This Is Why Boeing Should Fear a Blockbuster Deal Between United Technologies and Rockwell
A Boeing plane.

Shares in Boeing Co.  (BA)  have continued their run, helped by shifting perception of the market for aircraft, particularly wide-body aircraft.

But Boeing's relationships with suppliers could face a challenge were conglomerate United Technologies Corp. (UTX) to take over avionics and airplane interiors maker Rockwell Collins Inc. (COL) . Reports of a potential deal have surfaced.

To be sure, a strong aircraft market is lifting all tides in aerospace.

"Amid talk that Middle Eastern airlines, which are the largest group of users for wide-body aircraft, may defer Airbus and Boeing airplanes, there are conflicting signs that the bleak view of the sector isn't as weak as perceived," aviation consultant Scott Hamilton wrote Monday in his blog, Leeham News and Comment.

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Two major aircraft lessors, Air Lease Corp. and AerCap, expressed confidence in the wide-body sector during earnings reports last week. Moreover, the chairman of Emirates Airline said in a recent interview with Abu Dhabi newspaper The National that despite challenges, Emirates expects to place an order by year's end for either Boeing 787s or Airbus A350s and possibly for A380s as well.

Meanwhile, the International Air Traffic Association said last week that global air traffic rose 7.8% in June. For the first six months of 2017, global air traffic grew at a 7.9% rate, a 12-year-high, IATA said.

"Aerospace is fantastic, " Jim Cramer said Monday on TheStreet TV.

"It drives me crazy -- we just presume that all high growth is in tech," Cramer said. "The best long-term growth story is in aerospace, after the cloud. The cloud is a great long-term story but there's a lot of competition. Aerospace has very little competition and is a great long-term story."

On Monday, Boeing shares closed at $240.23, up 1%. Shares in the Dow leader have risen 54% year to date. In midday trading Tuesday, shares fell 0.9%.

If a deal between Rockwell Collins and United Technologies were to occur, it would pair two Boeing suppliers. "It's a great way to be able to be able to balance the tension against Boeing," said Cramer, who endorsed the deal.

"Boeing can play off everybody," Cramer said. "But If you own the landing gear, you own the brains, you own the inside, the seating, you can be a player that can say to Boeing 'we're not part of your partners' plan.' To be able to make you more money, you're going to make us more money. So it changes the balance of power."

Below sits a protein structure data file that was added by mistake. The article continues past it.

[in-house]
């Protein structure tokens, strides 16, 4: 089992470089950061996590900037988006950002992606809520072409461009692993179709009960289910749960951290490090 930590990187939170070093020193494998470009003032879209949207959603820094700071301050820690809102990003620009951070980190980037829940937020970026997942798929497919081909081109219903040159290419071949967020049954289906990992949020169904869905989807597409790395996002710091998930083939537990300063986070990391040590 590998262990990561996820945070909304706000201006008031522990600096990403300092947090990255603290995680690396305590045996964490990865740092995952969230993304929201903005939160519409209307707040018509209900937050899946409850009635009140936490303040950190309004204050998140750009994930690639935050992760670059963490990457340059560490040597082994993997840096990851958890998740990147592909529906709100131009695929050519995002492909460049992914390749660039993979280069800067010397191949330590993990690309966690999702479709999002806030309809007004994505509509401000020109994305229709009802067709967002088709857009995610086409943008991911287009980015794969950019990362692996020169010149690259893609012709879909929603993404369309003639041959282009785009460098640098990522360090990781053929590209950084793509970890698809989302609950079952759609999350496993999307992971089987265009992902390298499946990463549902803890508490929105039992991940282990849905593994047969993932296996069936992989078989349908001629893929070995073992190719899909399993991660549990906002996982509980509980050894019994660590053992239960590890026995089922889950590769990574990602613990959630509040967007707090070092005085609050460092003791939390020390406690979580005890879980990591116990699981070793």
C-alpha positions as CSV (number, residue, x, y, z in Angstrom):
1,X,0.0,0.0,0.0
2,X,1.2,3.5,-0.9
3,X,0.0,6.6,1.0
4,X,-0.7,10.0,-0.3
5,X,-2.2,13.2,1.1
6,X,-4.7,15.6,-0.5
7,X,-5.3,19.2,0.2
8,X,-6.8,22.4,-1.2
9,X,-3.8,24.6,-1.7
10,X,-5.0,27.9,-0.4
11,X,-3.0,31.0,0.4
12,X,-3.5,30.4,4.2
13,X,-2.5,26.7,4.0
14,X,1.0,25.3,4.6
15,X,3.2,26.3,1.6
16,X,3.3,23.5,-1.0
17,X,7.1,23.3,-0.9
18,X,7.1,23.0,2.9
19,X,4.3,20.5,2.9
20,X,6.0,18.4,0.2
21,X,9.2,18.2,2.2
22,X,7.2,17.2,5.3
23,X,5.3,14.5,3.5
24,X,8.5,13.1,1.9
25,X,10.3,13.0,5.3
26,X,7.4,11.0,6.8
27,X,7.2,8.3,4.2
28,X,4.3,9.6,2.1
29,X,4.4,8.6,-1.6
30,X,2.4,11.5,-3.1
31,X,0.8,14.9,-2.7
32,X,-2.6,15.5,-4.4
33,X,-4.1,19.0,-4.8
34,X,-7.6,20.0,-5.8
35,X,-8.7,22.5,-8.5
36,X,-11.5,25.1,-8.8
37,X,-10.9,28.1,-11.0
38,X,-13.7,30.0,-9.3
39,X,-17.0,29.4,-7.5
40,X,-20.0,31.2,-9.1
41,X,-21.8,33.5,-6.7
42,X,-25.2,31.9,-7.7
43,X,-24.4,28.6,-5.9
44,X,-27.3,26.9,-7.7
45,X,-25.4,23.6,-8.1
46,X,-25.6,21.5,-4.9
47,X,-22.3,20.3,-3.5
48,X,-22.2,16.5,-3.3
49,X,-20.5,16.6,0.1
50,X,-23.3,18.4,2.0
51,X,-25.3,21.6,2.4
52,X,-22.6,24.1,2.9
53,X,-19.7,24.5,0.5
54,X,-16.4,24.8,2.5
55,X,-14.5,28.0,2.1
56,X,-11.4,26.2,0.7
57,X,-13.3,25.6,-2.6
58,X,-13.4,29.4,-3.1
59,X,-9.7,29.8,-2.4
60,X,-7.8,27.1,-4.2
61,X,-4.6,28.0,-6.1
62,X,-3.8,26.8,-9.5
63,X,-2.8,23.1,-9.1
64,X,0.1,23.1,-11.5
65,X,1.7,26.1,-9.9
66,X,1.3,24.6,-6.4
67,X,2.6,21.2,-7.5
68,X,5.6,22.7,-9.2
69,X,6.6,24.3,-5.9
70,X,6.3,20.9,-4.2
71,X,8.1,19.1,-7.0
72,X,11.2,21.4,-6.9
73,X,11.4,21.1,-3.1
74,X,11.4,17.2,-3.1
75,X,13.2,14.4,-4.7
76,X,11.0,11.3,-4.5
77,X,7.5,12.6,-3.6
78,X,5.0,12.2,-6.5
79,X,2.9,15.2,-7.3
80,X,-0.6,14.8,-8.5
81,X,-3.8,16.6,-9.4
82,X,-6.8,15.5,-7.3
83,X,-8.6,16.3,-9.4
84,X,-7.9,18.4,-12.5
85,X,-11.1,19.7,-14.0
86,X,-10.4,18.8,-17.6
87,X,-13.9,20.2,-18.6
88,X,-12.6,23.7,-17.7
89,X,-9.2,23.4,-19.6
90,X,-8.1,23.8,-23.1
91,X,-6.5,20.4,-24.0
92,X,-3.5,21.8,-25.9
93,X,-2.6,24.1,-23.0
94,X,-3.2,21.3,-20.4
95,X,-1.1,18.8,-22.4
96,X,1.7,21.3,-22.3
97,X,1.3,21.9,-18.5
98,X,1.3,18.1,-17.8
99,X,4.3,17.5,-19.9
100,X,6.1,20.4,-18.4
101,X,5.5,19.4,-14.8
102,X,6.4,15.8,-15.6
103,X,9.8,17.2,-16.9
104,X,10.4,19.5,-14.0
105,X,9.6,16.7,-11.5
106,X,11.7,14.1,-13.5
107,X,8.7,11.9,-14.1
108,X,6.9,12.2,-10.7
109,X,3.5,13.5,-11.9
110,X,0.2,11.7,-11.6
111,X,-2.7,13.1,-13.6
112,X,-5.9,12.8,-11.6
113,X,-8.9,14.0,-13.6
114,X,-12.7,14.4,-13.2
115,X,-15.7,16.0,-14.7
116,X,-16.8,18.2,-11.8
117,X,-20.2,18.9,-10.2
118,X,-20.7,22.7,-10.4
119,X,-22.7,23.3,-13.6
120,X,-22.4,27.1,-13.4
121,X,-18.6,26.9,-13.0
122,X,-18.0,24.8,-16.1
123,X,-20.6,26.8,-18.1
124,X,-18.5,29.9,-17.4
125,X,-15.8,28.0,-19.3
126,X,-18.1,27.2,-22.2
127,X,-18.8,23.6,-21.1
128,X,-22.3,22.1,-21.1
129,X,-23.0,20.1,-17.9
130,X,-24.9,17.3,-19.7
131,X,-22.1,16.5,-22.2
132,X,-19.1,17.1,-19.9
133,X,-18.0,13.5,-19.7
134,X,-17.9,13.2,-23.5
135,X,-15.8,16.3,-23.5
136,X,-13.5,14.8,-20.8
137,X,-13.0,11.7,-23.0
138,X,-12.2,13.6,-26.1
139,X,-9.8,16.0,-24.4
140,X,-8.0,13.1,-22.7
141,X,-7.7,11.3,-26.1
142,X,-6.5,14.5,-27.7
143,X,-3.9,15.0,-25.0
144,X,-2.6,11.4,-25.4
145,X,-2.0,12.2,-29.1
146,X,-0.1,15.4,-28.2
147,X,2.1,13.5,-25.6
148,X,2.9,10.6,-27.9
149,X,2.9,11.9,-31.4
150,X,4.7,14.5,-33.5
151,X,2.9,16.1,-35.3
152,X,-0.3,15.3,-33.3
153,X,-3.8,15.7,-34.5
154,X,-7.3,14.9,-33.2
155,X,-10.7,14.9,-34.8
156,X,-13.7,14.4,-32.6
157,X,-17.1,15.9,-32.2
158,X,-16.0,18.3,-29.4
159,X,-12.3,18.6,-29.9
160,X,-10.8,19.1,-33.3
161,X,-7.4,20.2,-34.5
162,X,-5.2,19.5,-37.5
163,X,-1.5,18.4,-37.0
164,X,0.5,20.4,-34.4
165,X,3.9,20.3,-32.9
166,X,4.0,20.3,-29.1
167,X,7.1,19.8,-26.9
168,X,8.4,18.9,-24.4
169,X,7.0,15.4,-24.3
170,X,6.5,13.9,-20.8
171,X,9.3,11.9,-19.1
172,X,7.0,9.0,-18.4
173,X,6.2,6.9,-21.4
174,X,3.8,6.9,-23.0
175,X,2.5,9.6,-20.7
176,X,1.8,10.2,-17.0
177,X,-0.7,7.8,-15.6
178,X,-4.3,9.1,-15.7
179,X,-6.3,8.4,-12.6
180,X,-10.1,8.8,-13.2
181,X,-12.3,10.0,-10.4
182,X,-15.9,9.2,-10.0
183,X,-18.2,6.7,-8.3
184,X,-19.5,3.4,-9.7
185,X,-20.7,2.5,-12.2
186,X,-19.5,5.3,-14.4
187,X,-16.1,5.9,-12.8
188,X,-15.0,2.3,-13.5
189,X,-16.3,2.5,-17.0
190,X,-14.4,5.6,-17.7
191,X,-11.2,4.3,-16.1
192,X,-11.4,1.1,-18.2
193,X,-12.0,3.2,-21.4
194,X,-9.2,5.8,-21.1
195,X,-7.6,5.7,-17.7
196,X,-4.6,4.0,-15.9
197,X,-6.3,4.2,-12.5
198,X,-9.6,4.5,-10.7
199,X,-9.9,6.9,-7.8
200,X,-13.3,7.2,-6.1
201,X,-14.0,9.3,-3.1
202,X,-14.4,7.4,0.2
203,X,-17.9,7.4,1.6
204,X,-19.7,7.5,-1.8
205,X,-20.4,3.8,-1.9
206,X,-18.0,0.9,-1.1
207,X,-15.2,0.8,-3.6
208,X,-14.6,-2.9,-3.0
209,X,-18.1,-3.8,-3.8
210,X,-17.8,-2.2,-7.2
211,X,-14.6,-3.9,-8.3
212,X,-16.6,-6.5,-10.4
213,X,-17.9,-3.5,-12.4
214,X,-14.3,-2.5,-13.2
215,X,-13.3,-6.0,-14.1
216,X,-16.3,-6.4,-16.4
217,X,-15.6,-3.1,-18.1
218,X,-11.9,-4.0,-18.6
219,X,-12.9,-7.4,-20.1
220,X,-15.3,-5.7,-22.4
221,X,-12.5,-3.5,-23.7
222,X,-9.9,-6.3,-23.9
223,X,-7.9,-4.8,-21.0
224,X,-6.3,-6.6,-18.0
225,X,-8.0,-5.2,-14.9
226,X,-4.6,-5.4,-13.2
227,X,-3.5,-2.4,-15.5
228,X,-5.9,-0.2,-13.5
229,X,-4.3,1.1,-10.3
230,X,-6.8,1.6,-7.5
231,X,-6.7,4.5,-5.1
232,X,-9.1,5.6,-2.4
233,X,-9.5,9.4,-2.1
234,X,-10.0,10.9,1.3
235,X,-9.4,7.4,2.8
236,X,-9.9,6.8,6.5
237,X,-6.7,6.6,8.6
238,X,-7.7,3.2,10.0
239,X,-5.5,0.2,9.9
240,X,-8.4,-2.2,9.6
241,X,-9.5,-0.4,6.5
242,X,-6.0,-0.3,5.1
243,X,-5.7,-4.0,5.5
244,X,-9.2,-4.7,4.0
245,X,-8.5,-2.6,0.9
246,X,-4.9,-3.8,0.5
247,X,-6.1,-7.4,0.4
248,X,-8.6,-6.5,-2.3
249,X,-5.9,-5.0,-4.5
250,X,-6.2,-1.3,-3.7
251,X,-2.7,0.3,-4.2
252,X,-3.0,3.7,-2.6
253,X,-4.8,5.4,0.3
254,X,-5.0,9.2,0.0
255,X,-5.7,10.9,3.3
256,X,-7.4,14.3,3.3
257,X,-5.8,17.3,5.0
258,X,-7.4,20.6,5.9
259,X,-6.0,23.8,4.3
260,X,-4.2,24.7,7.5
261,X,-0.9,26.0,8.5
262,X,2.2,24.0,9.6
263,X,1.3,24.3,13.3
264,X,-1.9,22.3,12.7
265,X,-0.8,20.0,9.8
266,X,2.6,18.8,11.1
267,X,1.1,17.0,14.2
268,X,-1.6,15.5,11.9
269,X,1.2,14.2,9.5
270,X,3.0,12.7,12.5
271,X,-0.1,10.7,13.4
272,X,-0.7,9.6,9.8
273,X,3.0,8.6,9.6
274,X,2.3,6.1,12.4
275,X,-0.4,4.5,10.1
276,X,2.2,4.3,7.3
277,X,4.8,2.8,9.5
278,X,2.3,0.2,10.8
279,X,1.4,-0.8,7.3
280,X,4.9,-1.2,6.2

Boeing's Partnering for Success (PFS) plan hasn't exactly been wildly popular with suppliers.

Hamilton wrote last year that PFS "drew ire from {Boeing} suppliers and scorn from observers for its heavy-handed, threatening cost-cutting demands: shave your costs to Boeing 15%-25% or be put on our own no-fly list of companies that we won't do business with."

"Even supply-chain giant United Technologies was placed on Boeing's no-fly list when it balked at the onerous demand," Hamilton wrote.

However, Rockwell Collins has taken a different view.

In a note on Monday, Credit Suisse aerospace analyst Robert Spingarn wrote that Boeing "has created a unit to develop aircraft controls and other avionics in an effort to gain better participation in the aftermarket, which we believe is part of the company's push further into the supply chain and overtime will enhance its margins.

"Given that {Rockwell Collins} is one of the more willing subscribers to Boeing's PFS initiative, at this early stage in the process, we do not think Boeing is targeting COL's core content with Boeing," Spingarn wrote.

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This article is commentary by an independent contributor. At the time of publication, the author held no positions in the stocks mentioned.

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